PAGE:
Use Site Ranking Engines to Measure Your Blog
Why does it matter?
So let’s start with “why does this technology stuff matter?” This post covers how to measure your efforts with your blog. It provides specific things you can do to check your blog and see how you’re doing.
If you’re just starting your blog you may find that you score quite low, but set a schedule and check these stats quarterly. Record your results. Use this information as a measurement stick: check your progress and motivate yourself to do better.
Check your score
- Hubspot – Hubspot provides wonderful blog resources. Their Website grader includes their blog grader. Do this first.
- Google Page Rank – Use the tool at PR Checker to check your page rank from Google. If you love your score you can download a site badge.
- Invesp – Search your blog name. If they have your blog you’ll see how you rank in your category and you can grab a badge code. If you’re blog doesn’t show up in the results, they may not be tracking your blog. You can submit you blog for tracking but be warned they say it takes 8-12 months to start tracking (Wah?!?)
- Technorati – Technorati’s blog ranking site ranks over 1 million blogs. Click here to search for your blog. I didn’t see a way to add a new blog.
- Adage – Adage’s has the Power 150. Adage actually tracks 1126 which is still a very small number of blogs considering there are millions of blogs out there. Nonetheless, if your blog is ranked you’ll see a lot of useful information on it’s scoring. There is a blog submission form, but when I tried it I suspected it wasn’t working.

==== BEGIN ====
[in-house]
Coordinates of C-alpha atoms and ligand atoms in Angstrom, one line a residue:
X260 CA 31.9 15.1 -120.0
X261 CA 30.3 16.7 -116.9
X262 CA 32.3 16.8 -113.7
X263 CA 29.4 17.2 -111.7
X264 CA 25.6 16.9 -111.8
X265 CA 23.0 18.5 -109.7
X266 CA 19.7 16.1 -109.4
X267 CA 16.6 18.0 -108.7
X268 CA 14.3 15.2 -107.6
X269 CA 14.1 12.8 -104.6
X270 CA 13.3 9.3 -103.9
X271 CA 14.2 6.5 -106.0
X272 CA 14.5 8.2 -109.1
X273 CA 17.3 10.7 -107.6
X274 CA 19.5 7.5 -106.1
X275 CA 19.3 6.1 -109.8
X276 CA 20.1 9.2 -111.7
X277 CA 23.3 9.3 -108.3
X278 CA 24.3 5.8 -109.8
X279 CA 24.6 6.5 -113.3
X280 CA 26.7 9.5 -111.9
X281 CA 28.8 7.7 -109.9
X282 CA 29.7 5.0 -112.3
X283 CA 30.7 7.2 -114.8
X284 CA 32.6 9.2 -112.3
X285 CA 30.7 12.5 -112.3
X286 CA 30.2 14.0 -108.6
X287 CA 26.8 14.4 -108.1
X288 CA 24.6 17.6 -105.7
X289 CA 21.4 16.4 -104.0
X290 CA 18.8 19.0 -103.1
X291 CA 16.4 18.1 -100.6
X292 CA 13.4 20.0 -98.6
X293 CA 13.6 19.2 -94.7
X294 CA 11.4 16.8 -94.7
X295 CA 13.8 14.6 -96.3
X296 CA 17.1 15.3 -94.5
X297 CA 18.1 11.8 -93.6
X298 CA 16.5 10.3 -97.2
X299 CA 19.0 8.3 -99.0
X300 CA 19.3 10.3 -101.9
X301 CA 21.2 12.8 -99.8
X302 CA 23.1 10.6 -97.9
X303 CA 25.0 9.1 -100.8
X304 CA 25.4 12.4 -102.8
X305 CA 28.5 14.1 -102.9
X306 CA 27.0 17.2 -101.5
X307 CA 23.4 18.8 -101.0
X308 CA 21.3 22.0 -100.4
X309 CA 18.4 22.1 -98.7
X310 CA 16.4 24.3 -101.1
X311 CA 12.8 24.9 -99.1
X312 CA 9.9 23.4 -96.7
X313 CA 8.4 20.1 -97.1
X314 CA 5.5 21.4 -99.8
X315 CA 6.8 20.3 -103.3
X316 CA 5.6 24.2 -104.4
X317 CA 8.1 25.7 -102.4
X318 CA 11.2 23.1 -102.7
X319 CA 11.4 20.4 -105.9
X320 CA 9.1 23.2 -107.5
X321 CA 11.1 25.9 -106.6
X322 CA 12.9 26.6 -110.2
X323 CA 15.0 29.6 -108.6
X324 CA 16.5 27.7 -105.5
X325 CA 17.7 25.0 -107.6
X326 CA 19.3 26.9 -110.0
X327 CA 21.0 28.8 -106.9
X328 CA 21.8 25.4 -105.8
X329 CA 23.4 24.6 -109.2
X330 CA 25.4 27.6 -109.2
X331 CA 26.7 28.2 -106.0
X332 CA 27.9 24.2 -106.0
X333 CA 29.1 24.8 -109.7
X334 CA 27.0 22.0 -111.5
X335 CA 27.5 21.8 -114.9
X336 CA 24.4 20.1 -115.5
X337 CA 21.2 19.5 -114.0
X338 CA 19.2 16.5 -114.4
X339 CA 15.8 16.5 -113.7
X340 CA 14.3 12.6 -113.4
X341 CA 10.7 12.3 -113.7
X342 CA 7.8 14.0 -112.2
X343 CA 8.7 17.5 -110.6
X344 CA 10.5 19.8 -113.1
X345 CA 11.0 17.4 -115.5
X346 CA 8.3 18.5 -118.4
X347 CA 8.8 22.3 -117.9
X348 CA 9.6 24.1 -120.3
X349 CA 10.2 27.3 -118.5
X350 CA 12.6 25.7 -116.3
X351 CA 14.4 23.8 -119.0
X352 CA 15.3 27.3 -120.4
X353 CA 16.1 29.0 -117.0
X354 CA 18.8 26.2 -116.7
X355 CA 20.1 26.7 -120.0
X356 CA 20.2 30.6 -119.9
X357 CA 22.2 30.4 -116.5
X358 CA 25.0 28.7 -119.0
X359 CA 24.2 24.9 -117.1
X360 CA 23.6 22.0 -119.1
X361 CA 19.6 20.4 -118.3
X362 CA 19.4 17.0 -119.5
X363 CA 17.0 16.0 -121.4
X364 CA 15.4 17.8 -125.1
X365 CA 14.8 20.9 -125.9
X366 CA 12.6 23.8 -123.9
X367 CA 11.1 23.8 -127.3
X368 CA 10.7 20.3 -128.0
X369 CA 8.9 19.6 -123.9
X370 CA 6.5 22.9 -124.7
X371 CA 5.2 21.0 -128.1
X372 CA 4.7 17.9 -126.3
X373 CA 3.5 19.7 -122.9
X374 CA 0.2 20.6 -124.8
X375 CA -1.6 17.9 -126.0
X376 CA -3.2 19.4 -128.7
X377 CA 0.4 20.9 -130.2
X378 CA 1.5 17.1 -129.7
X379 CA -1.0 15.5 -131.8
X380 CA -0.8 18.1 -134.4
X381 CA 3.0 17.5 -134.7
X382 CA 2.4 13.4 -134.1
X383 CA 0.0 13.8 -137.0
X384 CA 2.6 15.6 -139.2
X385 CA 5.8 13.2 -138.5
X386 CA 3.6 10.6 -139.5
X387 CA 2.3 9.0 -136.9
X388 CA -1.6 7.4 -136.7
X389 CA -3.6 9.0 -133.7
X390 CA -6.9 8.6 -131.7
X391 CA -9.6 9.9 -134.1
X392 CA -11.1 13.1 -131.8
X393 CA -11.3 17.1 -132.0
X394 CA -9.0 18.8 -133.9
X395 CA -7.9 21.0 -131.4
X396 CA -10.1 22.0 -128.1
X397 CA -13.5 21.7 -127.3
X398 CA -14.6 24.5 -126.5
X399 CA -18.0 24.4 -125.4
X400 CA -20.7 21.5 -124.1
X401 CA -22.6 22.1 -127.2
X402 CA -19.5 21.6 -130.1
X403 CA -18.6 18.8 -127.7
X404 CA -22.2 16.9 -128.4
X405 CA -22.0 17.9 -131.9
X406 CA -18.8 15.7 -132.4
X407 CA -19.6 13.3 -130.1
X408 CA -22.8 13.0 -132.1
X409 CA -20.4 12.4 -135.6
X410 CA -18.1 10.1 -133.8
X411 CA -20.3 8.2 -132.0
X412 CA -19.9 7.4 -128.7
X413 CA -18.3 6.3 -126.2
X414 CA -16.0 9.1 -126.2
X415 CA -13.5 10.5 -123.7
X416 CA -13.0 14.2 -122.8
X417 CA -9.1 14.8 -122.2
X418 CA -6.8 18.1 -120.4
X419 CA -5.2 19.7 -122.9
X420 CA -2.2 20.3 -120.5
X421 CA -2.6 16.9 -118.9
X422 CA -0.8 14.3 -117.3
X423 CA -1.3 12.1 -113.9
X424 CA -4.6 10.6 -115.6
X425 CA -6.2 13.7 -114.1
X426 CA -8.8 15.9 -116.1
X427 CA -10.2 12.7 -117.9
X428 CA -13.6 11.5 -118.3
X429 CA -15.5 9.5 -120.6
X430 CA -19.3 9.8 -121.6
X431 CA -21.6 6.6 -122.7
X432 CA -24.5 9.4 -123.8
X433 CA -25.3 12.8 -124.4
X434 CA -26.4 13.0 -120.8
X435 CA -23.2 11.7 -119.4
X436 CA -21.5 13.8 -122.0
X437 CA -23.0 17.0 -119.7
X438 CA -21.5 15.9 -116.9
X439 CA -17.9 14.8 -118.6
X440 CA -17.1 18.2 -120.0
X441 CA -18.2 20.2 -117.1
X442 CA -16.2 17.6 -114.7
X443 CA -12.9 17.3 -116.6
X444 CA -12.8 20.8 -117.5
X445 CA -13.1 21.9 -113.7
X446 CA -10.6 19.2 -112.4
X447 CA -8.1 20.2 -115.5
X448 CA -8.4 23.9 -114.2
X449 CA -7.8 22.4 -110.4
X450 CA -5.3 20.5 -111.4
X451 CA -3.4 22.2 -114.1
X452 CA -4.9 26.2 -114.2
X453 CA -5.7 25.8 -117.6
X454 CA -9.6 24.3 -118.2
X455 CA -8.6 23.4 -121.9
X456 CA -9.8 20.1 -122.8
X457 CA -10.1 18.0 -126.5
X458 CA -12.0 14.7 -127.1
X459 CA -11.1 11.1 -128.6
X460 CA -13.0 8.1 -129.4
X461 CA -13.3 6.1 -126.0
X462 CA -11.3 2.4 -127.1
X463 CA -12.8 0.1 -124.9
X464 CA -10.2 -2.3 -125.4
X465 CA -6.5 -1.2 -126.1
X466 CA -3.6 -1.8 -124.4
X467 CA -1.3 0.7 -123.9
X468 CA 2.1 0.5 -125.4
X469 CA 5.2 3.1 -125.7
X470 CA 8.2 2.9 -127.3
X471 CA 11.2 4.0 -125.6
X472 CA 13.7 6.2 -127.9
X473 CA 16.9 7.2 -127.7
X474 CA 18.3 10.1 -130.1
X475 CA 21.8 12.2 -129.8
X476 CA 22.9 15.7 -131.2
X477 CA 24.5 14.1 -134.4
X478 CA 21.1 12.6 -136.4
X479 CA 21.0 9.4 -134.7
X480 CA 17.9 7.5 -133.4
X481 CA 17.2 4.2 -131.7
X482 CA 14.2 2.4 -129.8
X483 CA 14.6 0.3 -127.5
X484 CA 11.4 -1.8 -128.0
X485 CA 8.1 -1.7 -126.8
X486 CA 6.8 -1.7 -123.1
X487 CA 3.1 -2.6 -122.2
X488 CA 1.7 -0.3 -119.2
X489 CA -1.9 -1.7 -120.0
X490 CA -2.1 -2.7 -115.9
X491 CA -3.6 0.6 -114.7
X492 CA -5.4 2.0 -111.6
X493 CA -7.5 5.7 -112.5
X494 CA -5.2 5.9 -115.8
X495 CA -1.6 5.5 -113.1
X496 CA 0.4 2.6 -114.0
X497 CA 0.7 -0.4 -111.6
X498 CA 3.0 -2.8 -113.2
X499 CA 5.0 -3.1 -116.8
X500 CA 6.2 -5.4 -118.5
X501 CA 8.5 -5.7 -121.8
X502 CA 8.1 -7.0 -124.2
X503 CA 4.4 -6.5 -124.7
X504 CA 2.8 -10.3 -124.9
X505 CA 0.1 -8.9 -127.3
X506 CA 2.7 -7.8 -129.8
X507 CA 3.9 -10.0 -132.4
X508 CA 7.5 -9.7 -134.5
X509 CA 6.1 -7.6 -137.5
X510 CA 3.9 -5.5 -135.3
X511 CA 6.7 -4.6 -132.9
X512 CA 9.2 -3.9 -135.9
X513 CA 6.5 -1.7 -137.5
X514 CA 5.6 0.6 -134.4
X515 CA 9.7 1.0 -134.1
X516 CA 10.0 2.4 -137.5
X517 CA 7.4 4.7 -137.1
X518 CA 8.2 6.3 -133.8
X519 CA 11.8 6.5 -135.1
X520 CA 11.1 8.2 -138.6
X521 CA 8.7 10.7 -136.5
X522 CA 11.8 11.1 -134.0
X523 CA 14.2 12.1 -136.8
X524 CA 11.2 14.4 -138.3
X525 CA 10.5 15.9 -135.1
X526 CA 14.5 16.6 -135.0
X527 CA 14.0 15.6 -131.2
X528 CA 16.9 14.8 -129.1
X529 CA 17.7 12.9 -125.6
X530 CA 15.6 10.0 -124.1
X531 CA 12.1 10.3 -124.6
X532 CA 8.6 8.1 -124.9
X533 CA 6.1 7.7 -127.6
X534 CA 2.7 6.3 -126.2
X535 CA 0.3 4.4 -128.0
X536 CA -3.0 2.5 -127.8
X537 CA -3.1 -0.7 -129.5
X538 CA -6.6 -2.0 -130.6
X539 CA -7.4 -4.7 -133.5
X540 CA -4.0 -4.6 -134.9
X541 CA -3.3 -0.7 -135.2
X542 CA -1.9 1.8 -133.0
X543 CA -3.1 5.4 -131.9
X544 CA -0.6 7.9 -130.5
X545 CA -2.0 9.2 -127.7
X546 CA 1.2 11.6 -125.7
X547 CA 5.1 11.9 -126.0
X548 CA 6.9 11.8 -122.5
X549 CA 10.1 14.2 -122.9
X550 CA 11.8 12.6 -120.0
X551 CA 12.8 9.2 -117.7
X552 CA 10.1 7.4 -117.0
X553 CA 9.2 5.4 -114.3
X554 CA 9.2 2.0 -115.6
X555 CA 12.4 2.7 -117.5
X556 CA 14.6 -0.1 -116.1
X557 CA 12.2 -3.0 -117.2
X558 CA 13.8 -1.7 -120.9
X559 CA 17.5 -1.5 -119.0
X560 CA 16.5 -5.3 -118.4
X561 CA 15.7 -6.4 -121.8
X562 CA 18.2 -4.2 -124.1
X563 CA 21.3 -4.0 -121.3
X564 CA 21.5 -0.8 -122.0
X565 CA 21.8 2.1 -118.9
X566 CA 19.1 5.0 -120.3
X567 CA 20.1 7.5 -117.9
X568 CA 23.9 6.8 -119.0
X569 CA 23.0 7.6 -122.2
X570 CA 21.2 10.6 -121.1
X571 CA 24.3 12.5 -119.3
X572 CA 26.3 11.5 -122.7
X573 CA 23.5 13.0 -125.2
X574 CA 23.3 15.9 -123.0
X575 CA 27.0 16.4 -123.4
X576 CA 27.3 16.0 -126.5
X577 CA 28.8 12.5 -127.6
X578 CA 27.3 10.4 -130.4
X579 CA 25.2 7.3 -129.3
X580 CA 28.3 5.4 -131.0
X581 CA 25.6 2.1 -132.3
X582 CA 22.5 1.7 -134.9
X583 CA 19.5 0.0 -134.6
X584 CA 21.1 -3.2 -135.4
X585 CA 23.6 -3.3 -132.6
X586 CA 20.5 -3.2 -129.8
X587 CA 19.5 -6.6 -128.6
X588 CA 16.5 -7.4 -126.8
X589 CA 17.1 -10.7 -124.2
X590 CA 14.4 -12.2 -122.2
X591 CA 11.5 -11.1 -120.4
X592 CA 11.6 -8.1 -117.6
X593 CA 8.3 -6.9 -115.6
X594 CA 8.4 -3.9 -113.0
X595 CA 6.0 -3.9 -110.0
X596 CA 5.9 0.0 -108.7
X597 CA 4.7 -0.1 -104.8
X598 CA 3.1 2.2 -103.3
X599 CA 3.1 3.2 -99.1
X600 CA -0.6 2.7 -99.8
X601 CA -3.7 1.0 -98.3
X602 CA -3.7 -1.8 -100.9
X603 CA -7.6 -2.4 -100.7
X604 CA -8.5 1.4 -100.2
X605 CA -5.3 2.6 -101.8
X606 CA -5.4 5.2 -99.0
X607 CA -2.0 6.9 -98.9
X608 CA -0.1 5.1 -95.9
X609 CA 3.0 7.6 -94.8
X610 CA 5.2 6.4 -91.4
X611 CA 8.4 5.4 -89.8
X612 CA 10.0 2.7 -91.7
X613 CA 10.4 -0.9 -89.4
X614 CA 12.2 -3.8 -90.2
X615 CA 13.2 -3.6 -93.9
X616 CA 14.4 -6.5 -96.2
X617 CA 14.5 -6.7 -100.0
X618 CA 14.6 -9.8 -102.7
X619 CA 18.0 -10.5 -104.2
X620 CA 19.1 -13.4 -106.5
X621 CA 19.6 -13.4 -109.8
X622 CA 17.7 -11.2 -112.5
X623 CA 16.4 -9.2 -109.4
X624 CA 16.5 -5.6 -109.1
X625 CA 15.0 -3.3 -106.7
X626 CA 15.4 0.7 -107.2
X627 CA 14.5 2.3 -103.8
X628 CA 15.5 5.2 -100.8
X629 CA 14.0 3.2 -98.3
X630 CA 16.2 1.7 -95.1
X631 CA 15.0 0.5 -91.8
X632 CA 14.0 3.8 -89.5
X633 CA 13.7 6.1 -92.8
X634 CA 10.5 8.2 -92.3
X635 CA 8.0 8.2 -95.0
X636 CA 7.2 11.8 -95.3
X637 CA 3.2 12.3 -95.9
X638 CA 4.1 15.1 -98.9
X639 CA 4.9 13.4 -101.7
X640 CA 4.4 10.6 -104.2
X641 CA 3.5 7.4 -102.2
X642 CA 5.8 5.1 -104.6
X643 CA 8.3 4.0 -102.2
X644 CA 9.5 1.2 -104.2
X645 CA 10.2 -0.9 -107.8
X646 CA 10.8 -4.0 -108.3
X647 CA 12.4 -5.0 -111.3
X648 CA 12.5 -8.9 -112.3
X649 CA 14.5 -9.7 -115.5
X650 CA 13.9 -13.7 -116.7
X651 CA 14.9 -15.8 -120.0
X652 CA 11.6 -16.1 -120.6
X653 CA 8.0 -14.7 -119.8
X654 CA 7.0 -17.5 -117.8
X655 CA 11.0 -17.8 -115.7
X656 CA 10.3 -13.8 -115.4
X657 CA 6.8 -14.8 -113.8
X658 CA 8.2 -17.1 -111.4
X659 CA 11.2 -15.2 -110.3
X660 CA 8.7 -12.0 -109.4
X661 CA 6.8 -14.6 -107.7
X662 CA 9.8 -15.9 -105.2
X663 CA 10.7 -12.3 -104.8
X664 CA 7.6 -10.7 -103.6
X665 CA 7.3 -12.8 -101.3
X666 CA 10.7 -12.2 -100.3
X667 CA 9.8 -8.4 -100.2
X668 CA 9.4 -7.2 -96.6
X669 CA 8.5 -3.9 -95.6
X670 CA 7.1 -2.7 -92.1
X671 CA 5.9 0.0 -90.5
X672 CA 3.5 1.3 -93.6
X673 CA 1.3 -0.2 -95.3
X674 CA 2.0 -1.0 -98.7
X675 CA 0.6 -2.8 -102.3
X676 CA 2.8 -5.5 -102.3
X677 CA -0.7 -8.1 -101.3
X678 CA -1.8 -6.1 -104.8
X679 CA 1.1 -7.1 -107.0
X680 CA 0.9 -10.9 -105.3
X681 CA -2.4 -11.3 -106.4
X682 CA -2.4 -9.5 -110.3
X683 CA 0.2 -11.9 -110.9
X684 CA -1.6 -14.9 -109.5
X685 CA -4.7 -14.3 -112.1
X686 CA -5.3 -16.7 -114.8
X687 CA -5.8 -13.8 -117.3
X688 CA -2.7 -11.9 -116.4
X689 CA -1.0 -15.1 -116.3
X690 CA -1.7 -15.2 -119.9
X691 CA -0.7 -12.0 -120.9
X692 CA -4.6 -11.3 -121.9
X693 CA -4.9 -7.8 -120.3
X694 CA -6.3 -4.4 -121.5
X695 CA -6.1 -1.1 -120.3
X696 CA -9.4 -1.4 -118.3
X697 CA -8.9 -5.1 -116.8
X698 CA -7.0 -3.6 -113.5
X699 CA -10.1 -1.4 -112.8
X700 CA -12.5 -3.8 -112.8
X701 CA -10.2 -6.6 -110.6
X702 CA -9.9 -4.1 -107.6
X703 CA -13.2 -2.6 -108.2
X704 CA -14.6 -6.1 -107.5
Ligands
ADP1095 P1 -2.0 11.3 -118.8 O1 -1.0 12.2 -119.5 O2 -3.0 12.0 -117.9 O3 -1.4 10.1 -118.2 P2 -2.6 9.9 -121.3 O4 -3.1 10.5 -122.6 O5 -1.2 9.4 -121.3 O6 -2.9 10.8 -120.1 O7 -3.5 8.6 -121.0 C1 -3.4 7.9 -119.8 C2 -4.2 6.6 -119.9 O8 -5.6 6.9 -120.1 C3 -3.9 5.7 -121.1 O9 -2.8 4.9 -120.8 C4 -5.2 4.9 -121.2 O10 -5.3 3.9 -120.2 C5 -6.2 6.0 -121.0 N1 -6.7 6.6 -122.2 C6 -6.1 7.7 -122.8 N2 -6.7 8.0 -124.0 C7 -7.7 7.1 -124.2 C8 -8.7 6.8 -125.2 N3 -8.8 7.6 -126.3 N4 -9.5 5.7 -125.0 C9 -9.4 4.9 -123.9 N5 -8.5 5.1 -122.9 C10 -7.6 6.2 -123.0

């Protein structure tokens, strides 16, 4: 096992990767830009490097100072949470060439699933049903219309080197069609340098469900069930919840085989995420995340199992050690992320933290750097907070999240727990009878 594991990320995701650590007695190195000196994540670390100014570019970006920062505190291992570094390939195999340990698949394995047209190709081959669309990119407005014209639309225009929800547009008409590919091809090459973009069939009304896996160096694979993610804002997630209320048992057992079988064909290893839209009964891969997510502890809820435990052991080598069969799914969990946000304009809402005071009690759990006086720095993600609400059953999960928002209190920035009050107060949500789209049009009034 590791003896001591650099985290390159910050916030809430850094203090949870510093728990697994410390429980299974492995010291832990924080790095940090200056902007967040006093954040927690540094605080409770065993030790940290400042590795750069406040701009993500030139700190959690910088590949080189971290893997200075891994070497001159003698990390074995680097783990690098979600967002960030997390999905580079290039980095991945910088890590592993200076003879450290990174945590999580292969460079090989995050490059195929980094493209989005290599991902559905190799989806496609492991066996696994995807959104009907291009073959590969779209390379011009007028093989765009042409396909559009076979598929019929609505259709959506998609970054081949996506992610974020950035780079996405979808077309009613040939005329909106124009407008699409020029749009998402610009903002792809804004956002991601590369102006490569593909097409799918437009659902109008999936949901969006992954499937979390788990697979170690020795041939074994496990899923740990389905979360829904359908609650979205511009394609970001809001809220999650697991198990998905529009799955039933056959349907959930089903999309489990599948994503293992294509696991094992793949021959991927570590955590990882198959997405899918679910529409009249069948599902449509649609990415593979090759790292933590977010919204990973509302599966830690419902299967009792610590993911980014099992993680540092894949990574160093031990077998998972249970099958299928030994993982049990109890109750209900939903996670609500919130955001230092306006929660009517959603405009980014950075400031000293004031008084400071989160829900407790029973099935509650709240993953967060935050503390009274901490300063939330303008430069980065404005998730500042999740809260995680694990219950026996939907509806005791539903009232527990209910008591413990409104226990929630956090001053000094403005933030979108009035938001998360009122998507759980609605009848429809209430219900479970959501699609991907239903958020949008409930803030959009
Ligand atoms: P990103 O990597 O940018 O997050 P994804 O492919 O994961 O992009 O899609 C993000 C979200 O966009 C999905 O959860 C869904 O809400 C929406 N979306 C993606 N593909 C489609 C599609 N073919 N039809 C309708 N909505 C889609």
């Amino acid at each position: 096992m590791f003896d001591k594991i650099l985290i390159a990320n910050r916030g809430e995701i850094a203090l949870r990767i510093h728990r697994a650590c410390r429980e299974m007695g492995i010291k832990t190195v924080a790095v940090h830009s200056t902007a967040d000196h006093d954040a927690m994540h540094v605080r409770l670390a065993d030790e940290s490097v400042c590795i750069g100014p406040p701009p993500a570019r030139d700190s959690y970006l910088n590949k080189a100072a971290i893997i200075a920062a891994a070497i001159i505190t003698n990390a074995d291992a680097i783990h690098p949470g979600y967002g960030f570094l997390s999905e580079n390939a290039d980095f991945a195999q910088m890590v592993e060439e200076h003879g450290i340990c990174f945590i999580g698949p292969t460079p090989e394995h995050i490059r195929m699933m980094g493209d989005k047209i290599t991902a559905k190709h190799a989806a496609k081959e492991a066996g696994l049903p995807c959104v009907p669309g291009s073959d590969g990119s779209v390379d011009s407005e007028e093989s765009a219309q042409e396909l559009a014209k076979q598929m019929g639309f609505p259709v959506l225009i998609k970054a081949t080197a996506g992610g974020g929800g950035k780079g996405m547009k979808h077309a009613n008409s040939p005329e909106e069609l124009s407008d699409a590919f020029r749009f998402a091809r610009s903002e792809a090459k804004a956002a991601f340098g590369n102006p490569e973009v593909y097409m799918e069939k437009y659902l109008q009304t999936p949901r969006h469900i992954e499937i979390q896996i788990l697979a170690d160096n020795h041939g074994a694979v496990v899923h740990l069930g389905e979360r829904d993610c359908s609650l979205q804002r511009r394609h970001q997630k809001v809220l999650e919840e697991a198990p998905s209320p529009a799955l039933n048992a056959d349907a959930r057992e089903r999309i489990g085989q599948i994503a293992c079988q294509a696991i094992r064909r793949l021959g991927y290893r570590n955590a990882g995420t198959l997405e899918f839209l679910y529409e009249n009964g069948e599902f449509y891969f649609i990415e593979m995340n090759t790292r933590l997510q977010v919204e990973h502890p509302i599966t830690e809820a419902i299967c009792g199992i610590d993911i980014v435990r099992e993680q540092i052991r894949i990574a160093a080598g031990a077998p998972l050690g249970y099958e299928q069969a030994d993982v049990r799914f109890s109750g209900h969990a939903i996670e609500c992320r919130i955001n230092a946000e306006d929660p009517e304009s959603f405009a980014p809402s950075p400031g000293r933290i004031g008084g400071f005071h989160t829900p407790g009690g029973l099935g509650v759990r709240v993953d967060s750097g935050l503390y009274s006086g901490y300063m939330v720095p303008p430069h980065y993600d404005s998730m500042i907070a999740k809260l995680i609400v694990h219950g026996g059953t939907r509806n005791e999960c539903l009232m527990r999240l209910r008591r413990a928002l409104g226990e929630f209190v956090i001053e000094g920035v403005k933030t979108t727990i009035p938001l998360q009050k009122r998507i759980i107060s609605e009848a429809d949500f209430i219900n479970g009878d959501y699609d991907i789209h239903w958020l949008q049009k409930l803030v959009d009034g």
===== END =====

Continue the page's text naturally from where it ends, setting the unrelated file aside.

- Alexa – Alexa tracks top sites, but probably also tracks your blog too. If you search for your blog it will provide your traffic rank and the number of incoming site links. You can click Details to get much more useful information on popular searches that lead to your site.
I find Hubspot’s grader to be very informative and Invesp to be a great way to see how site ranking works. The Invesp ranking provides rankings by:
- RSS feeds
- Unique monthly visitors
- Yahoo indexed pages
- Google indexed pages
- Number of incoming links (via Yahoo)
- Ratio of incoming links to number of pages
- Google page rank
Niche Blog Ranking
Perhaps your blog doesn’t garner a ton of traffic, that’s okay. You may find you can relevance within your audience – you don’t have to be big to be better. Look for sites that rank blogs within your industry. Here are a few examples:
Your blog may not find itself in the top 50 list, at least not to start, however, setting goals and tracking yourself against these goals is a great way to continually motivate you to stick with it. Producing and curating content is hard work and it’s nice to see tangible results from your work.
If you’re just starting out, find out who is ranking blogs in your category and set a goal of making that list!
Photo credit: Travelin’ Librarian